#Denver is a Top 10 Bike-Friendly City

From DenverGov.org:

Denver is movin’ on up in the rankings for two-wheels! People for Bikes recently released its third annual ratings of the best cities for bicycling in the U.S.

Out of 567 cities, (drum roll please) Denver ranked 8th! The Mile High City has shown steady improvement since People for Bikes began its City Ratings program in 2018. Take a look…

2018 Rank 27th out of 480 cities

2019 Rank 18th out of 511 cities

2020 Rank 8th out of 567 cities

Denver’s Department of Transportation and Infrastructure (DOTI) is delivering a rapid buildout of 125 miles of bike lanes by 2023, making biking a safer and more comfortable commuting option. Denver’s three-pronged approach includes:

  • Coordinating the striping of bike lanes with street paving operations.
  • Installing high comfort bike facilities around the city that will serve as the backbones for future, large area bike network buildouts.
  • A significant buildout of the bike network in the city’s core where population densities are higher to significantly increase the number of Denver households within ¼ mile of a high comfort bikeway (a primary goal of the Denver Moves: Bikes Plan).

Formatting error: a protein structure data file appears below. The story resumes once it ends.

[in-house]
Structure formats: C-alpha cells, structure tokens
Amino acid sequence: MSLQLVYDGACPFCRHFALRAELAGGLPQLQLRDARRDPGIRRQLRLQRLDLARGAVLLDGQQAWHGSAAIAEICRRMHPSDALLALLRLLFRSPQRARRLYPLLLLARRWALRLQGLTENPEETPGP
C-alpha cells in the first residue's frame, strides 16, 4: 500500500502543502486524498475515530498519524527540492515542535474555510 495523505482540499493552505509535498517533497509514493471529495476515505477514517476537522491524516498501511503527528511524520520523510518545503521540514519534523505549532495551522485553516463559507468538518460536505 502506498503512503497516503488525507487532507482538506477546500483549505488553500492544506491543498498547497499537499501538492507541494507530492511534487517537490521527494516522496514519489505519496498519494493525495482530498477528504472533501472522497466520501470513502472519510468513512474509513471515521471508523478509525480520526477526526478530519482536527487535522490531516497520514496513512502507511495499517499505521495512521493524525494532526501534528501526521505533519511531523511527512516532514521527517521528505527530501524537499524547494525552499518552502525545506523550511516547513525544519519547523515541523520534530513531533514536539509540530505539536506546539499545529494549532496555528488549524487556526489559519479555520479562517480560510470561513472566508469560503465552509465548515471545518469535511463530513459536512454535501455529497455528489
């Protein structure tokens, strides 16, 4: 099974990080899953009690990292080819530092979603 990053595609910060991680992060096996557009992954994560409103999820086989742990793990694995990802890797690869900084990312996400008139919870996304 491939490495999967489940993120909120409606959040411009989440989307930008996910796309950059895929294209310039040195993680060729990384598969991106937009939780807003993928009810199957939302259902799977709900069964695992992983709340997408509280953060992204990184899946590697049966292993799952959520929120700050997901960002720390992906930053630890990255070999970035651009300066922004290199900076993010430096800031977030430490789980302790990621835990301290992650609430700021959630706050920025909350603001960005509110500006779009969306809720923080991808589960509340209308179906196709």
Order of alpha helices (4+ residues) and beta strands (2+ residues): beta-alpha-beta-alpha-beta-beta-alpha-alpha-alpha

• Of the 125 miles of bike lanes to be installed by 2023, the majority will be considered high comfort facilities that provide greater separation between people in cars and on bikes, traffic calming measures to slow vehicle speeds along residential roads, and greater connectivity to the places people want to bike.

    What are high comfort bikeways? They provide:

  • Dedicated space on the street for people who drive cars and ride bikes
  • Street designs that lower the stress of riding and reduce potential conflicts between bikes and cars
  • A convenient and more viable way for people to get around safely
  • Better connections to the places people want to go, such as schools, parks, trails and transit.
  • People for Bikes’ city ratings are scored across five key indicators: Ridership (how many people are riding bikes), Safety (how safe is it to ride bikes), Network (how easy is it for people to bike where they want to go), Reach (how well the network serves all parts of the community), and Acceleration (how fast the community is working to improve biking).

    Currently, there are total of 206 miles of on-street bike lanes in Denver. When complete, the city’s bike network, as identified in the Denver Moves: Bikes Plan, will consist of nearly 450 miles of bike facilities and every household will be within a quarter mile of a high ease of use facility.

    To learn more about Denver’s bike program, please visit http://denvergov.org/bikeprogram.

    The “Emerald Mile” at Centennial Gardens in Denver, May 2020.

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